Drake has always been hip-hop’s premier jack-of-all-trades. Last time we checked into his heartbreak hotel, he was busy deciding whether he was “a descendent of either Marley or Hendrix.” Now, two years later, he makes a similar attempt to plot his trajectory – this time “somewhere between psychotic and iconic.”
By now we’re used to his emotional, meme-inspiring posturing, and tracks like the piano-led ‘From Time’ and ‘Too Much’ show that Drake’s still at his best when he has a tissue at the ready. His after-dark reflections are delivered with almost uncomfortable levels of precision (‘From Time’s mention of “Courtney from Hooters on Peachtree” is particularly specific) but they belong to the Kanye West school of lyricism. For both rappers, disclosure is used as an emotive catalyst rather than an exploitative name drop. Make no mistake, Yeezy taught him.
And like Kanye West’s Yeezus, Nothing Was The Same spends much of its time reflecting an angrier, more abrasive image of its creator. Drake’s evolution began as early as January of last year, when he delivered a guest verse on Rick Ross’ ‘Stay Schemin’’. Forced into a corner by a growing number of detractors, his biting response was bitingly brutal but, most importantly, unexpected. His physical appearance soon followed suit: press appearances revealed angular shoulders, defined biceps and a rougher attitude, while his Instagram became populated with workout shots. Before long he was drinking shots out of his Grammy award.
A handful of well-selected guest verses during 2013 cemented the fact that Drake was out to prove his legitimacy as a rapper as much as a singer, and Nothing Was The Same finds him flexing his flow. ‘Worst Behaviour’ is a curious thing: with its West Coast trap slouch it manages to out-do Rick Ross at his own game, but it’s simultaneously the most ridiculous track he’s ever released. It’s testament to his character, then, that he’s able to communicate as much with a one-word hook (“Remember?”) as he does with ‘Tuscan Leather’, the album’s introductory 7-minute lesson in braggadocio. “I could go an hour on this beat” he boasts, like a man who’s got everything to prove.
Then there’s ‘Started From The Bottom’, the now-infamous come-up story for the Facebook generation. Drake’s early beginnings as a Degrassi child star are hardly the drug dealing backstories that his peers possess, but there’s a knowingness in his bars that suggests he’s baiting the hip-hop community on purpose. And he makes a good point: disadvantage doesn’t make you ‘real’ by default – ‘the bottom’ is a completely subjective state. When he expresses the desire to make his old high school bullies go through security clearance at his next reunion, there’s no denying the fact that it’s a revenge fantasy with legs.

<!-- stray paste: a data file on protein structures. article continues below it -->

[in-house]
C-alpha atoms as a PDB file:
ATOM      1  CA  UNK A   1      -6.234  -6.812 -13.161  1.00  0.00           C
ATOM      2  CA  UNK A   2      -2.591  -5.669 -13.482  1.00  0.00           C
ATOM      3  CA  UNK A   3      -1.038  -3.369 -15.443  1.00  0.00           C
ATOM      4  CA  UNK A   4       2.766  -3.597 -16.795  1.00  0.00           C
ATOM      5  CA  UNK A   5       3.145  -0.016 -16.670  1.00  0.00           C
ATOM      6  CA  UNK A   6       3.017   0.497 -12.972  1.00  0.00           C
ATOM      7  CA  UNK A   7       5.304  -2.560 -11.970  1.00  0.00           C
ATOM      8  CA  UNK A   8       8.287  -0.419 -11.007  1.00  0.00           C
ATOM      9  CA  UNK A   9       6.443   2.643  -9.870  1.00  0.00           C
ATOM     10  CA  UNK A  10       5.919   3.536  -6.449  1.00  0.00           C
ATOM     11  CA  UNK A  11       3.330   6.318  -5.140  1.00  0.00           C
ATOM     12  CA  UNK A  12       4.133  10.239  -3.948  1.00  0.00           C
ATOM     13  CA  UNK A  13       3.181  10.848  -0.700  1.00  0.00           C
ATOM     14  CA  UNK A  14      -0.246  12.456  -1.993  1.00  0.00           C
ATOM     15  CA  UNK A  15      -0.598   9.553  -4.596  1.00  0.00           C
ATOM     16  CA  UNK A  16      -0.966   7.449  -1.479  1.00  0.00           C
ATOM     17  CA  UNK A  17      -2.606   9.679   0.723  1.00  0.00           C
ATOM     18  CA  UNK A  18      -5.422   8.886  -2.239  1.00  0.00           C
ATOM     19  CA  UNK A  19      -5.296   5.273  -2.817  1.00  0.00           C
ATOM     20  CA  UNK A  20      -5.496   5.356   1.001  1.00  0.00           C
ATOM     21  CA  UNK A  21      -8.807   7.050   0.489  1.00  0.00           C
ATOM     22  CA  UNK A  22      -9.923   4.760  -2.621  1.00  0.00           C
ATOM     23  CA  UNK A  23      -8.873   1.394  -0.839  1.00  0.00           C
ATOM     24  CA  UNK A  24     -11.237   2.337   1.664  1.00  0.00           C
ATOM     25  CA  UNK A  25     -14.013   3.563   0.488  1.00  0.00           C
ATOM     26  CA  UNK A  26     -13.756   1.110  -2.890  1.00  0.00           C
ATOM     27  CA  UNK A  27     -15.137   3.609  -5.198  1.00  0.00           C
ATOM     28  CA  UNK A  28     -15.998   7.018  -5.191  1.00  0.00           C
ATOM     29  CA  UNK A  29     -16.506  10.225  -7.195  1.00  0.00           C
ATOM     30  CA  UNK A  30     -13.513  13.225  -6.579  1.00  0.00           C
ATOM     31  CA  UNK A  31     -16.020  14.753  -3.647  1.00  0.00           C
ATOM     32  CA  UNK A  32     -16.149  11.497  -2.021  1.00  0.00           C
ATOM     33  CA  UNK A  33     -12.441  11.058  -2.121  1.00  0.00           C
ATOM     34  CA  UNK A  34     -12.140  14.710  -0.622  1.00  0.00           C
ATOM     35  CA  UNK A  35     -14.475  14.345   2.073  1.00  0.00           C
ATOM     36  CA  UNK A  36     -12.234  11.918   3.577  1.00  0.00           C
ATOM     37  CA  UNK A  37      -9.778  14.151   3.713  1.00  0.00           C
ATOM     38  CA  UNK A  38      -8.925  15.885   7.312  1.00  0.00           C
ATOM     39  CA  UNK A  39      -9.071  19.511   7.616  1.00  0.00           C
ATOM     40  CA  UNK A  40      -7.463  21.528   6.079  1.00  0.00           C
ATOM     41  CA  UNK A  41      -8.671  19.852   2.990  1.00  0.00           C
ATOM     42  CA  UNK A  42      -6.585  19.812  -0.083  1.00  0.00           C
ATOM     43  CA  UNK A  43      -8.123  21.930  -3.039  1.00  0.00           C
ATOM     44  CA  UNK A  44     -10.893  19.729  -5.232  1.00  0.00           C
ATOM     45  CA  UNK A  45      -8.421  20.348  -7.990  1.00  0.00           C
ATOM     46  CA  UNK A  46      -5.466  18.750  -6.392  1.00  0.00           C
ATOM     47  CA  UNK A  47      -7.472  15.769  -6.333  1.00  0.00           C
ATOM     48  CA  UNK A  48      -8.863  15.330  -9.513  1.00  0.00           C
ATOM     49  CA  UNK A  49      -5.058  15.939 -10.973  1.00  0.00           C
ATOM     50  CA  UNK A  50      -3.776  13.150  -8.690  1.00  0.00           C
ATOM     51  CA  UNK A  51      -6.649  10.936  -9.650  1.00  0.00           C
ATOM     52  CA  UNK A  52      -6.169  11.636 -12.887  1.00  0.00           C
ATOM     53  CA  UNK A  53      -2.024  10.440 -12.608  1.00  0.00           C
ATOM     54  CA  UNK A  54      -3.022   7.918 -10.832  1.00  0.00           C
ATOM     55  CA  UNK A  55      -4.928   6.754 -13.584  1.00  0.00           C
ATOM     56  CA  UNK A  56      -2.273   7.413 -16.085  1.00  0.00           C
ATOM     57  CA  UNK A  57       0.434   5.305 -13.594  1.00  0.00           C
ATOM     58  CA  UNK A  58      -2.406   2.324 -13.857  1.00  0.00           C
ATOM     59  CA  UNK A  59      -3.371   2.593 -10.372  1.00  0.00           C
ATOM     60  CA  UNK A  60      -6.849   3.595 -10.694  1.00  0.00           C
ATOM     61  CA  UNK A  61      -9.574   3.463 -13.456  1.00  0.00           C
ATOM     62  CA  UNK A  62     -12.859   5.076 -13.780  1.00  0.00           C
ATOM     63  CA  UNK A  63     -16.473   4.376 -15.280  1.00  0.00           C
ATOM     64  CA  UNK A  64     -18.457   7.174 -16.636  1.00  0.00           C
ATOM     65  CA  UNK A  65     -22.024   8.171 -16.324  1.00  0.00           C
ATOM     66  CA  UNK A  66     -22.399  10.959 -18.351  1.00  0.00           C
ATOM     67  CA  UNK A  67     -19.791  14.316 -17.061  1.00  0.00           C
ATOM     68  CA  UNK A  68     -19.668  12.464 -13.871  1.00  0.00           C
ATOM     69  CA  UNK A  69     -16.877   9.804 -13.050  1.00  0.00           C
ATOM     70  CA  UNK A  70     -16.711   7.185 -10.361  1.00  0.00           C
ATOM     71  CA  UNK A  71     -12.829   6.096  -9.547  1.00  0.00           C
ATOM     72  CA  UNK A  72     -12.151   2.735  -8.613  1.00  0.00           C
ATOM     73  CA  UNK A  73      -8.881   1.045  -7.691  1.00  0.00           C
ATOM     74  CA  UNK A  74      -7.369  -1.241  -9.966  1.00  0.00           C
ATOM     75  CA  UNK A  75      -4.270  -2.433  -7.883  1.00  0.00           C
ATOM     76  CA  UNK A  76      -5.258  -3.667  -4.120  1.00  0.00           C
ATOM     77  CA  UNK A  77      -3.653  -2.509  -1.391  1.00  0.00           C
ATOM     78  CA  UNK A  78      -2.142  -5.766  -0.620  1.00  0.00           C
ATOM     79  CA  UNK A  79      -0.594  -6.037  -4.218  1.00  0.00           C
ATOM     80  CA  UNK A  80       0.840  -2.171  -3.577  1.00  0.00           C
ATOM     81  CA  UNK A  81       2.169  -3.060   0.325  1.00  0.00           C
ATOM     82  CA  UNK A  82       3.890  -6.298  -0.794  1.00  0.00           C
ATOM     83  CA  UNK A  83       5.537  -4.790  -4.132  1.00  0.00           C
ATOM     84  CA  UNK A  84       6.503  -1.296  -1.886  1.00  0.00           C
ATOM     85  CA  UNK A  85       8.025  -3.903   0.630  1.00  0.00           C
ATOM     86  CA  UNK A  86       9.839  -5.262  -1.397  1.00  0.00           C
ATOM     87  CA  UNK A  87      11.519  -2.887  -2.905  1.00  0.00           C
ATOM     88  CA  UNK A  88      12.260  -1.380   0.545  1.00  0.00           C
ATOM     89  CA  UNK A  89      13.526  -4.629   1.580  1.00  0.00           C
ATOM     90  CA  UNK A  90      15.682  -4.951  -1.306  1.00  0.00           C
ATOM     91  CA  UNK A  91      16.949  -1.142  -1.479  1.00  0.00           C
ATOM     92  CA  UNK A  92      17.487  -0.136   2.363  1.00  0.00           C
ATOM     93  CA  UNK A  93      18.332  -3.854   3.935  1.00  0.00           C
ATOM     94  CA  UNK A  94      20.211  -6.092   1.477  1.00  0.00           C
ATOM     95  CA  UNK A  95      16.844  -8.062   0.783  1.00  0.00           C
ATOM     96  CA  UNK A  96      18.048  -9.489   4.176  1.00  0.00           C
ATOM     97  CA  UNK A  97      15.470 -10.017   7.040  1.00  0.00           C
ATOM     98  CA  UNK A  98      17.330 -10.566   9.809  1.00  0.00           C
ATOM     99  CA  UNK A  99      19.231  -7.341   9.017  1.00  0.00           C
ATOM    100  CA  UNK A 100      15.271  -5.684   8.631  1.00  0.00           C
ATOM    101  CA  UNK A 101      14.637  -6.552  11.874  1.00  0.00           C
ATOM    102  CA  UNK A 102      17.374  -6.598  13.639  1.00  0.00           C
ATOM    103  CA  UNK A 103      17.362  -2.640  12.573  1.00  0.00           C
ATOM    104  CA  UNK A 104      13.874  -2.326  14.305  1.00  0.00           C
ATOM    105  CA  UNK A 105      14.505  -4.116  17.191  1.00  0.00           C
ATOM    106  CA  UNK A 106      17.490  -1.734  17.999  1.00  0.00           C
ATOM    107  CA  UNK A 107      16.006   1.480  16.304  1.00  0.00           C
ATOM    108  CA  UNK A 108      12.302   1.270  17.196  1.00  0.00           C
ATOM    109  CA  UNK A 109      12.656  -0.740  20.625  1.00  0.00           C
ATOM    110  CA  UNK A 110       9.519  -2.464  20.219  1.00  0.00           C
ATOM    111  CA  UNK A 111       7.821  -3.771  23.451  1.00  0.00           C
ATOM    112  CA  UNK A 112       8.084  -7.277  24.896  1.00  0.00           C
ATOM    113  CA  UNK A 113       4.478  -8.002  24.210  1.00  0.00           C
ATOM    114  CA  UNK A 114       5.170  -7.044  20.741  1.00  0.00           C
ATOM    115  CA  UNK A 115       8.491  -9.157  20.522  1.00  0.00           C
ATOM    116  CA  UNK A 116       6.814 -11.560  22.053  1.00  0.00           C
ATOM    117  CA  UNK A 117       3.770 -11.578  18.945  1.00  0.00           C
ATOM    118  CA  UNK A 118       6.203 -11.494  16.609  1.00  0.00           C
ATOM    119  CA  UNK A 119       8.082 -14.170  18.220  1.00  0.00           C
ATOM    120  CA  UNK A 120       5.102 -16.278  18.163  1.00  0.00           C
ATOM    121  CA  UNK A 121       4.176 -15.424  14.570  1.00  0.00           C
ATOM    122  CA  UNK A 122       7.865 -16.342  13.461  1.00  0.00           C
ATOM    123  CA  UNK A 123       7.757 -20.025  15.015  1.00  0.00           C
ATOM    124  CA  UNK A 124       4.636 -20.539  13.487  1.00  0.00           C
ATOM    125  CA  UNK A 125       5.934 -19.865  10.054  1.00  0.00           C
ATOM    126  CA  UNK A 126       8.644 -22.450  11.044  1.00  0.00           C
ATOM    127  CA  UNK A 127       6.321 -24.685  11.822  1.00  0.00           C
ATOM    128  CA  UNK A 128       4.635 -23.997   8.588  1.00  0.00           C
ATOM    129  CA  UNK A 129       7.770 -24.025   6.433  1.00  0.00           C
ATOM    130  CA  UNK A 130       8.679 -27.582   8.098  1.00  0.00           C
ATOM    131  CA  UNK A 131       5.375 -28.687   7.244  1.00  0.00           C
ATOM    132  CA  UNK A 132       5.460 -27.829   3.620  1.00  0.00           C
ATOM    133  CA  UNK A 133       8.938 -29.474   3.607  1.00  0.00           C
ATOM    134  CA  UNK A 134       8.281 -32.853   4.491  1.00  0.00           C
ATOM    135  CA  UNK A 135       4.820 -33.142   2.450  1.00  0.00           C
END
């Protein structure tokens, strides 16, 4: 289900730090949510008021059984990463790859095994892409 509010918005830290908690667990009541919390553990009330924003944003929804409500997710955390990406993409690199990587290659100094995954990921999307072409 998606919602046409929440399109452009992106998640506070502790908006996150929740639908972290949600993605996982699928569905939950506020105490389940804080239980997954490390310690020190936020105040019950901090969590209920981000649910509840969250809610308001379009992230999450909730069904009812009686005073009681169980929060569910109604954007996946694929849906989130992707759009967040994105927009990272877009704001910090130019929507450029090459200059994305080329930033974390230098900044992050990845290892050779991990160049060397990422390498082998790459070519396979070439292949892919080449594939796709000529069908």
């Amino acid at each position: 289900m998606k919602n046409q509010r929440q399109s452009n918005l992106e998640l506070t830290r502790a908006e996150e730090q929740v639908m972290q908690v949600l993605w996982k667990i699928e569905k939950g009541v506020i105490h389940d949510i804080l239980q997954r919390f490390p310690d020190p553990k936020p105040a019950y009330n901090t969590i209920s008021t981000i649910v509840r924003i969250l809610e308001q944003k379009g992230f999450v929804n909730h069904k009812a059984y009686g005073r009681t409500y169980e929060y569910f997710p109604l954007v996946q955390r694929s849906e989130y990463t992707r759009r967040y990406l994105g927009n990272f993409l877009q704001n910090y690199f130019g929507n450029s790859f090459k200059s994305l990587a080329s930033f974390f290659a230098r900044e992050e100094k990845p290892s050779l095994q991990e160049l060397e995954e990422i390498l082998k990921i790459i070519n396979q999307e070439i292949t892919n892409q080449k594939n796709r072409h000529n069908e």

Surprisingly, Nothing Was The Same is at its most exciting when it descends into abstraction. ‘Own It’ is particularly raw, an interpolation of the preceding track ‘Wu-Tang Forever’, which in turn borrows its hook its namesake (more specifically their single ‘It’s Yourz’). Seldom do major label hip-hop albums take such risks, so its all the more interesting that the genre’s biggest crossover success story not only advocates but relishes in such experimental endeavours.
It certainly makes a strong case for those championing Drake as a usurper to the throne, especially given Jay Z’s embarrassingly weak set of bars on the closing track. In fact the album cover, which follows a grand tradition of baby faces in hip-hop’s seminal output, almost reads as a self-fulfilling prophecy. Nobody’s played the game better this year than Aubrey Graham, the man with the smile, the sex appeal and the smack-talk who never let us forget him pre and post-album release. Illmatic this ain’t, but with Nothing Was The Same, the Grammy winner’s surely on his way.